Operations and Management

The Case for Remote Agents

By TMCnet Special Guest
Blair Pleasant
  |  January 01, 2012

This article originally appeared in the Jan. 2012 issue of Customer Interaction Solutions

Changing customer expectations require new ways of providing customer service.  Companies are finding that using remote agents allows them to be more flexible, recruit highly-skilled agents, and save money. Technology exists to enable any company, of any size, in any geographic location, to utilize remote agents – it can require as little as a high-speed Internet connection, a computer, a phone, and a quiet environment (the last requirement may be the most challenging).

There are obviously many benefits to companies that utilize remote agents. Why build a new call center facility when you can let agents work out of their homes? Global companies that want to have local agents interact with customers but cannot afford to build or staff contact centers in each region where they operate can use remote agents to serve an international customer base without having to make a huge or unnecessary investment. According to numbers from ITAC, the telework advisory group for WorldatWork, remote agents can save companies $25,000 per teleworking agent when compared to traditional staffing alternatives.

One of the fastest ways to lose a customer is to respond to them with a recorded message saying, “For customer service, please call back between 8 and 5 Eastern time.” Deploying remote agents in various parts of the world and in different time zones can help support an organization’s follow-the-sun strategy, providing customer service and support regardless of time of day or day of week. Many workers are willing to work from home at night and on weekends, so coverage can be expanded without even leaving the time zone.

Business continuity is also ensured. Whether it’s an earthquake in China, a volcanic eruption in Norway, or snowstorms in the U.S., enterprises no longer have to worry that their contact center operations will be endangered if agents can’t get to the office. By having remote agents working from their homes around the country or around the globe, organizations can be assured that operations will continue smoothly.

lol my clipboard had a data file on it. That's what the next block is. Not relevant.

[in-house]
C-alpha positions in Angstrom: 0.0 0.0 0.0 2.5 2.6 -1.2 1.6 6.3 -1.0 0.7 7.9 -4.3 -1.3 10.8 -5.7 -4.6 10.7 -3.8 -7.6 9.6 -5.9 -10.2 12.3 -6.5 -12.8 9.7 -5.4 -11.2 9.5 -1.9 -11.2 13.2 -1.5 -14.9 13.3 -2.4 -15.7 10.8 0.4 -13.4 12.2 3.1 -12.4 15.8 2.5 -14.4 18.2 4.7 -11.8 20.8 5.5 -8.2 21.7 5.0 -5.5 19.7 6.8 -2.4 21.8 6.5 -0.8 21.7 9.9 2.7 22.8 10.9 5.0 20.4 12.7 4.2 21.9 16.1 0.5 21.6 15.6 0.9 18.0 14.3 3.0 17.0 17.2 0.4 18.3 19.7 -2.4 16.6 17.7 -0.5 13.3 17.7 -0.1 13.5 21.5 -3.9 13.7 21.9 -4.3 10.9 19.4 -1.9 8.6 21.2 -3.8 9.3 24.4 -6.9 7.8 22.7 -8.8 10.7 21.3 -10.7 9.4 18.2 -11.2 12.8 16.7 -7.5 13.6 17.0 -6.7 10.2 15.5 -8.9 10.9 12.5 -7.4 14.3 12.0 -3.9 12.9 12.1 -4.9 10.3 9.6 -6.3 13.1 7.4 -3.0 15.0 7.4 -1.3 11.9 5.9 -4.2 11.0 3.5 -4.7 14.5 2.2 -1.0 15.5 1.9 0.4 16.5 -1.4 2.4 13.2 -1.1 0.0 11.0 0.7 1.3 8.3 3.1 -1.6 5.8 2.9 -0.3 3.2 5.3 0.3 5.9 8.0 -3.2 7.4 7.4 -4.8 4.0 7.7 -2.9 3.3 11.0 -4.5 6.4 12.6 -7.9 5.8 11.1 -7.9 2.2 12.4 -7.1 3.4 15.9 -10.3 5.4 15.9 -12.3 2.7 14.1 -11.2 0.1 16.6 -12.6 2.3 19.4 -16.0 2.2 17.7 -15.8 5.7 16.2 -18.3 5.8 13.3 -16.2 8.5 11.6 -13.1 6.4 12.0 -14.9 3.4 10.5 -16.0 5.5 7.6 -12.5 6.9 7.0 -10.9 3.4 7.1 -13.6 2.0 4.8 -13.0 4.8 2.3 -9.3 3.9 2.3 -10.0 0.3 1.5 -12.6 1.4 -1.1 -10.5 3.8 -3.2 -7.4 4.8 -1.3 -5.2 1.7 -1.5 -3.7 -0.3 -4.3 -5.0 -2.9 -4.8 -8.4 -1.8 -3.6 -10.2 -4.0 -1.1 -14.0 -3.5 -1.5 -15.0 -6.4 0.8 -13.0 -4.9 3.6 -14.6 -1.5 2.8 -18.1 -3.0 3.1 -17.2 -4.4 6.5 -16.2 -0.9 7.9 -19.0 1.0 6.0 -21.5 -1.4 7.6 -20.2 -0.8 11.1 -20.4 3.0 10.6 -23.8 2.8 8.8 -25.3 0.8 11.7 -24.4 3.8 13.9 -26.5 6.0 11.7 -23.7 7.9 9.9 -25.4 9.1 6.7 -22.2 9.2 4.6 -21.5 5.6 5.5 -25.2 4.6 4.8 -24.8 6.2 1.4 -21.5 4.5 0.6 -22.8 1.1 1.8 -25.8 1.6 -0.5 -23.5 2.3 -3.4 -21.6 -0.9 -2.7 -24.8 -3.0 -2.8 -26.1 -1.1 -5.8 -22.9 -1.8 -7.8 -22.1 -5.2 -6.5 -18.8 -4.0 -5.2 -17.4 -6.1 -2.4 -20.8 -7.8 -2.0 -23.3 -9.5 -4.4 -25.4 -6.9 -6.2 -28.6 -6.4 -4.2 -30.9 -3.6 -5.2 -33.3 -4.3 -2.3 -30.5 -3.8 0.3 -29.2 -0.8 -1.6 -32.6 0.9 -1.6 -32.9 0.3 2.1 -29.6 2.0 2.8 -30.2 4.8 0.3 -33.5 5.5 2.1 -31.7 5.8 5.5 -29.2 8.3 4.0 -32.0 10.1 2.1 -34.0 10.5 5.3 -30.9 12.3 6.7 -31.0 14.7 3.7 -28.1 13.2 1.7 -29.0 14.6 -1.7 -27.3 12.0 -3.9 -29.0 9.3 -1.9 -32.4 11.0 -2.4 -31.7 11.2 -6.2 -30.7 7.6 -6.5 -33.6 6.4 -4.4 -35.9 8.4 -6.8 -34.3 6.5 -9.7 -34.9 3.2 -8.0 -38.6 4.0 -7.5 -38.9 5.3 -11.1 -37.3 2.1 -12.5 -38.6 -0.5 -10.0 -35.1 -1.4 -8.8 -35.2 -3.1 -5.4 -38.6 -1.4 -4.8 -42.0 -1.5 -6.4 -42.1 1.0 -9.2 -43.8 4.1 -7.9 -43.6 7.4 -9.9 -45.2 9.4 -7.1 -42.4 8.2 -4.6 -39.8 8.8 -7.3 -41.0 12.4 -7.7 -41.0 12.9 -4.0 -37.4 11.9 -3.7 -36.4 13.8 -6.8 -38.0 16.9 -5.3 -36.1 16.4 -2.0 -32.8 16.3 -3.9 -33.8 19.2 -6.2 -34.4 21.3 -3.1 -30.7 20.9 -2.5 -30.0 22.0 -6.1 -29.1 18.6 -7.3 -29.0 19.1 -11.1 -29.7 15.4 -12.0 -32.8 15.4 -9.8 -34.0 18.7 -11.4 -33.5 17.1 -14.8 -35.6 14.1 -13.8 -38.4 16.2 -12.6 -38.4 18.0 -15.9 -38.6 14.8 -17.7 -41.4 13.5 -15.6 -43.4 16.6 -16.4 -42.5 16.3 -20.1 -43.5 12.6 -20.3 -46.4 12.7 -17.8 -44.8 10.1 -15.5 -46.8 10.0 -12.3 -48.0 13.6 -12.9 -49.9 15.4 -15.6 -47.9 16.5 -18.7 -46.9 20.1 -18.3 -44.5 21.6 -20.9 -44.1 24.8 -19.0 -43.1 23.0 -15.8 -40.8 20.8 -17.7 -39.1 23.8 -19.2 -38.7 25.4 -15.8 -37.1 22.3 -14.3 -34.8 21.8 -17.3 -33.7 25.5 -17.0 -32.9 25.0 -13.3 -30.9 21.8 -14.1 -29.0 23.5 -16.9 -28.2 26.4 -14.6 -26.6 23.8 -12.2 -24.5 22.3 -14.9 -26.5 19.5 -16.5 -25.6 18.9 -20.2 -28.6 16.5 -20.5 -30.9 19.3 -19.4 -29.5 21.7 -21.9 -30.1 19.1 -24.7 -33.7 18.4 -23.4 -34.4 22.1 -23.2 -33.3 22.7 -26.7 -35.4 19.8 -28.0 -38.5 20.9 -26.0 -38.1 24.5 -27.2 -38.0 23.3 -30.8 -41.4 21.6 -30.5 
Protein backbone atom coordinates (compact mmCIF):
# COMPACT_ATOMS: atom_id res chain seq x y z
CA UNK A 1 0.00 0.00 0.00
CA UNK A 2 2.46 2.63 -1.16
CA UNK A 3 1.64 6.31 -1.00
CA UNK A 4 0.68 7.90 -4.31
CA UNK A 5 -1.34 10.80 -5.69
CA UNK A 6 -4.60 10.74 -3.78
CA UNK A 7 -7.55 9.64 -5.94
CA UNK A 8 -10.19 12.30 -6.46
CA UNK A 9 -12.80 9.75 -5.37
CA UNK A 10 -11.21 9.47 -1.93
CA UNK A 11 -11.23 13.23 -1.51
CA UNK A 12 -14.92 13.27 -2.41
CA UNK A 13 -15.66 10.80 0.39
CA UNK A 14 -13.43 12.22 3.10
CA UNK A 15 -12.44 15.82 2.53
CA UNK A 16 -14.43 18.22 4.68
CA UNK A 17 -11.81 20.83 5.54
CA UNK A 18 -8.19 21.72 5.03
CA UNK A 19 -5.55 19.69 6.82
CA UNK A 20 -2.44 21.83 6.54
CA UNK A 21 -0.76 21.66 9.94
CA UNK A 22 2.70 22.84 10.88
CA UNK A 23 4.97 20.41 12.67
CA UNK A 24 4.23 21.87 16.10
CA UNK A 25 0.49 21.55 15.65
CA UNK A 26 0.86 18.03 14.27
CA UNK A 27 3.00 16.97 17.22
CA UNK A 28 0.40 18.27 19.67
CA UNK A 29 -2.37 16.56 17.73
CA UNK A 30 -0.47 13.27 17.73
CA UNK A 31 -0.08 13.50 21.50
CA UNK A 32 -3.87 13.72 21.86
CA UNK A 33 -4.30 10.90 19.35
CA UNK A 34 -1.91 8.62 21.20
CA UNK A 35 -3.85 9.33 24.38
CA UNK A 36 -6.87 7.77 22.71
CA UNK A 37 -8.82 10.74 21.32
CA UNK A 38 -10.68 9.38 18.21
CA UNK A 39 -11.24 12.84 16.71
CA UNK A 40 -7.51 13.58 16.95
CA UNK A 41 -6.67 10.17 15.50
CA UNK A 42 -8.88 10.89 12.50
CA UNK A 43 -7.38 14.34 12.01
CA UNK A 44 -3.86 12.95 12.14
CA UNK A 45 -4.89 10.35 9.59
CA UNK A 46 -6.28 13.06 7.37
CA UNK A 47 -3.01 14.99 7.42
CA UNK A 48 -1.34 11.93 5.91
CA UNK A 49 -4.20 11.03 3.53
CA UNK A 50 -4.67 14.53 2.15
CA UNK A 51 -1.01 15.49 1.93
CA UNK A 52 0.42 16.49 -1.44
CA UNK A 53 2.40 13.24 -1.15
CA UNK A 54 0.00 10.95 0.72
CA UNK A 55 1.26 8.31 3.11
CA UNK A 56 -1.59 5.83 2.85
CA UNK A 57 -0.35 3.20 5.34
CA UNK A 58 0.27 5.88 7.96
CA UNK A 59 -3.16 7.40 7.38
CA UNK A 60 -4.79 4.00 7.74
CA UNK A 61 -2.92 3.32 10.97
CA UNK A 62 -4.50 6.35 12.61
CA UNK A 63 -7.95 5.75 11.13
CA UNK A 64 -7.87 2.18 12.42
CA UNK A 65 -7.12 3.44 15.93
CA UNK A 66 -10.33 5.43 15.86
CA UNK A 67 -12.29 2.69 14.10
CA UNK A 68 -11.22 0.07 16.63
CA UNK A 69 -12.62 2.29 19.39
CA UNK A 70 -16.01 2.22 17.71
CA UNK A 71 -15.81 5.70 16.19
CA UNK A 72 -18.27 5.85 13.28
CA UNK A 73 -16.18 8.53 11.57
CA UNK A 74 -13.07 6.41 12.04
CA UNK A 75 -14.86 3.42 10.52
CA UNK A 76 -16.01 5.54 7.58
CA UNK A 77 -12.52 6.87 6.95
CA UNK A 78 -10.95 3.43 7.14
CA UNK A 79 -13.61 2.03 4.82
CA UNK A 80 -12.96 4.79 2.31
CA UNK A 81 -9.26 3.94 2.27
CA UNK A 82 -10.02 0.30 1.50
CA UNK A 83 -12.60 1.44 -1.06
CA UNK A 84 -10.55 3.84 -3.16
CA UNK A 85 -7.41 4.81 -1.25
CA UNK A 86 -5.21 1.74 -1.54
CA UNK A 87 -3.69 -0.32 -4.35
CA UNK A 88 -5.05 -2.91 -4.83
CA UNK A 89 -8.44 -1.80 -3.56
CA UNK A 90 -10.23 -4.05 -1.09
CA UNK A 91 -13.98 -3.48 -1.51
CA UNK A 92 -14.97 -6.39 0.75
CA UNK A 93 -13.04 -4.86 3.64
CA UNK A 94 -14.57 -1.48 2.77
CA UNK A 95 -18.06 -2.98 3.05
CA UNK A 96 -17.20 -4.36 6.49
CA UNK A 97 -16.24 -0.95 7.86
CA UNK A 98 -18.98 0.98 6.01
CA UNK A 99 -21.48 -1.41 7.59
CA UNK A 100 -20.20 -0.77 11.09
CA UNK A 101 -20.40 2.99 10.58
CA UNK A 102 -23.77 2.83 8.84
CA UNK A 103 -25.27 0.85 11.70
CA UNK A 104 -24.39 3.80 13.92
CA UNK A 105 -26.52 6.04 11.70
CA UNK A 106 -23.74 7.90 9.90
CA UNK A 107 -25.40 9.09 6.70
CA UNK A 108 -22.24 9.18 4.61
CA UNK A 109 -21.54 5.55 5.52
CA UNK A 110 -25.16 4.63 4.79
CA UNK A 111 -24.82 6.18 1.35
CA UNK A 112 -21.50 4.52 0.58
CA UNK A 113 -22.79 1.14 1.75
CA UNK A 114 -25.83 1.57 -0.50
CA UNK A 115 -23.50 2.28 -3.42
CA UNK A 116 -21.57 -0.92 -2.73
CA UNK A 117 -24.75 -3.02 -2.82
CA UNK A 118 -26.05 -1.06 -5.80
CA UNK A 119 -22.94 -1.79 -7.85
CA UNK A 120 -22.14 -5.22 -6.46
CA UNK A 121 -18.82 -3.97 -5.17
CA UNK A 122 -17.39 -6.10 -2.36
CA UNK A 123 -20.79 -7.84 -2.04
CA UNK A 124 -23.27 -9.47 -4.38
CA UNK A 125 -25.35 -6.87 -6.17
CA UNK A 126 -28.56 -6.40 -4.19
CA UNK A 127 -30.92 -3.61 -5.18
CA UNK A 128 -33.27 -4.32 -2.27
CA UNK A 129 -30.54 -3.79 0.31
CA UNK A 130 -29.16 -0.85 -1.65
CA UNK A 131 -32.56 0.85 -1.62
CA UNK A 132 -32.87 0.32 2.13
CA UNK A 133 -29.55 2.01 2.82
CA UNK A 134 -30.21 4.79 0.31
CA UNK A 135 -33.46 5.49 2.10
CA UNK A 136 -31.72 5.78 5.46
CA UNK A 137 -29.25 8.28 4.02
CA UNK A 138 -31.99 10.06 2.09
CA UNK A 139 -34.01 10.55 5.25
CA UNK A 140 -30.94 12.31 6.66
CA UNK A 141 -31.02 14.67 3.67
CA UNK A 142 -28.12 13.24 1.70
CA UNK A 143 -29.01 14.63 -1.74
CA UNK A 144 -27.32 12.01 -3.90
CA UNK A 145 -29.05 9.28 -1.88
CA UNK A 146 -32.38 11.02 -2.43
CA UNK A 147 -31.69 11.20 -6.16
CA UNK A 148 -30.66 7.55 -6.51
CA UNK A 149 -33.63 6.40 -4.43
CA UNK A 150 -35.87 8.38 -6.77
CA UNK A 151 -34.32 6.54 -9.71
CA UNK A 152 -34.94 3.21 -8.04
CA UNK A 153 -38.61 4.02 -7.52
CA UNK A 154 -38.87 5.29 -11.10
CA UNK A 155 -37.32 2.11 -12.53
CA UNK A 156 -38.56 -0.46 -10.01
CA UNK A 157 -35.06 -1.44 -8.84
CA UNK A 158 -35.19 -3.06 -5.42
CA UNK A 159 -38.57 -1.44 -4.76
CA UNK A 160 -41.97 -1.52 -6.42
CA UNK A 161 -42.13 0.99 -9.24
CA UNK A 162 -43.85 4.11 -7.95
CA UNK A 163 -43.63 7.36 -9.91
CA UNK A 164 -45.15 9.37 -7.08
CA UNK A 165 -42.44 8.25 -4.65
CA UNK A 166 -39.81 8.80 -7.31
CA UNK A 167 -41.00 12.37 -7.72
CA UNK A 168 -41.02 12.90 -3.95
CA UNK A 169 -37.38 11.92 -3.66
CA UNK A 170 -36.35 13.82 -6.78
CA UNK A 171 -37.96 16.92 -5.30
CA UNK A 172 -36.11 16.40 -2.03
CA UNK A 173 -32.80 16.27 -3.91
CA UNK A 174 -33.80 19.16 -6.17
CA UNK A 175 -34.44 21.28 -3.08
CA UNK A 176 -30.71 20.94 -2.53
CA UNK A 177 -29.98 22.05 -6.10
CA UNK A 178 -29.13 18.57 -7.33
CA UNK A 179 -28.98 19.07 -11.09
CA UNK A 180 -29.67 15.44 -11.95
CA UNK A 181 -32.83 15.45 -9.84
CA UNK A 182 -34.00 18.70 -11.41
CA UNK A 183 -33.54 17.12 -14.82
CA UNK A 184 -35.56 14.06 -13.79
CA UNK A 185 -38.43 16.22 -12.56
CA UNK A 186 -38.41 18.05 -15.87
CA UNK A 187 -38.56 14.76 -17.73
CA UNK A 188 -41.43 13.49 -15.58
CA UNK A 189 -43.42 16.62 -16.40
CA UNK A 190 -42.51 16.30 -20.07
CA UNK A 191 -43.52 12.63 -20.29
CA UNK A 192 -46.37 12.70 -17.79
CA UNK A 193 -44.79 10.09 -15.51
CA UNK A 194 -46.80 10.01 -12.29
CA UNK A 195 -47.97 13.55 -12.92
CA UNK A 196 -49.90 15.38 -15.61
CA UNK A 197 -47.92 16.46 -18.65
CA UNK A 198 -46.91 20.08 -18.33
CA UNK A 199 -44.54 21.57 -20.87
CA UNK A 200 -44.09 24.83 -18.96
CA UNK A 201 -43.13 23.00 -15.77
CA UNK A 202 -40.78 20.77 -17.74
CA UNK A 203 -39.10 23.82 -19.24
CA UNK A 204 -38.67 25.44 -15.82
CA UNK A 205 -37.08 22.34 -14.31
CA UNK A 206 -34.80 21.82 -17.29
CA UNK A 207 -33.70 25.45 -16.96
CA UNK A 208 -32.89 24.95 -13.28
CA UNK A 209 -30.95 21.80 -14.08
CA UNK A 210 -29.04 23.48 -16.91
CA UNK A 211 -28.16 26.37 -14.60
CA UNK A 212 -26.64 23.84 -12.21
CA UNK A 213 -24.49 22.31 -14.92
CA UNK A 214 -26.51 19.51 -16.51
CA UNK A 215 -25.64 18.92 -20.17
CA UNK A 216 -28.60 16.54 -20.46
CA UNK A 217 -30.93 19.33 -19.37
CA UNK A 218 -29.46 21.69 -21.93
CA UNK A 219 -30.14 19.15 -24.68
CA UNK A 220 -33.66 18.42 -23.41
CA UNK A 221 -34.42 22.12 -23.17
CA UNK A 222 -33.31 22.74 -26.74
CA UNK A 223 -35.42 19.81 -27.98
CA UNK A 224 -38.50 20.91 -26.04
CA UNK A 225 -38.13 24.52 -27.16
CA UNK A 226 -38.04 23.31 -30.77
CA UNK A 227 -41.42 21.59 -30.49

Perhaps the biggest benefit is the ability for companies to hire the best talent, regardless of location. Agents don’t have to be near a central location, and skilled agents in rural areas and small towns can easily get on board. The agent talent pool can be increased to people who may not otherwise be able to commute to a specific location or work full time, such as parents, students, disabled workers, retirees, and more.

There are obvious benefits for agents who work remotely as well. In today’s hectic society, smart companies are doing what they can to help employees manage their work-life balance. Contact center managers have reported that agents who work at home are generally more satisfied with their jobs and appreciate the flexibility of being able to work remotely, in work shifts that fit in with other responsibilities.

Yet despite all of the benefits, many companies have been reluctant to use remote agents for several reasons, which can be overcome by the use of current technologies. Some managers and executives believe that most agents require in-person supervision, and they may perceive this as a loss of control. While that may have been true in the past, with today’s reporting, monitoring, and workforce optimization tools, supervisors can observe agent performance without having to look over their shoulders. According to Sally Hurley, president of VIPdesk (News - Alert), “Most managers in centralized contact centers don’t physically look around the room to see who is on the phone, they use software to determine agent usage and performance. The same is true for a virtual operation. We rely on technology dashboards to monitor schedule adherence, utilization and overall performance. As such, we are using the same management tools.”

Security is another issue that can be overcome by using the right technology and procedures. In addition to taking necessary network security precautions, companies can lock down a designated computer for company use only, or provide a thin terminal client. Tools to ensure information security and confidentiality are required, guaranteeing that data is not leaked due to malware.

Perhaps not surprisingly, some of the biggest challenges in using remote agents have less to do with the technology and more to do with personal or personnel issues. Again, today’s tools and technologies are coming to the rescue. Social software is great not just for connecting with your old high school buddies, but with work colleagues as well.

Outsourcer VIPdesk uses webcasts and social media tools such as chat rooms that allow its agents to see colleagues’ photos and presence status, helping the remote agents feel engaged and connected. UC tools such as chat and videoconferencing can help remote agents feel connected and less isolated, and allows the supervisors better visibility into how their remote workers are doing.

New ways of accessing remote agent capabilities, such as via hosted solutions, makes it easier for agents to access the technology capabilities they need, regardless of where they are located. Whether it’s a phone call, an e-mail, or a web chat, all customer interactions can be handled by remote agents in any location. Don’t be afraid to expand your workforce to utilizing remote agents – they’ll thank you, and your customers will thank you.

Blair Pleasant (News - Alert) is president and principal analyst of COMMfusion LLC (www.commfusion.com), and co-founder of UCStrategies.com (www.ucstrategies.com).

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Edited by Stefania Viscusi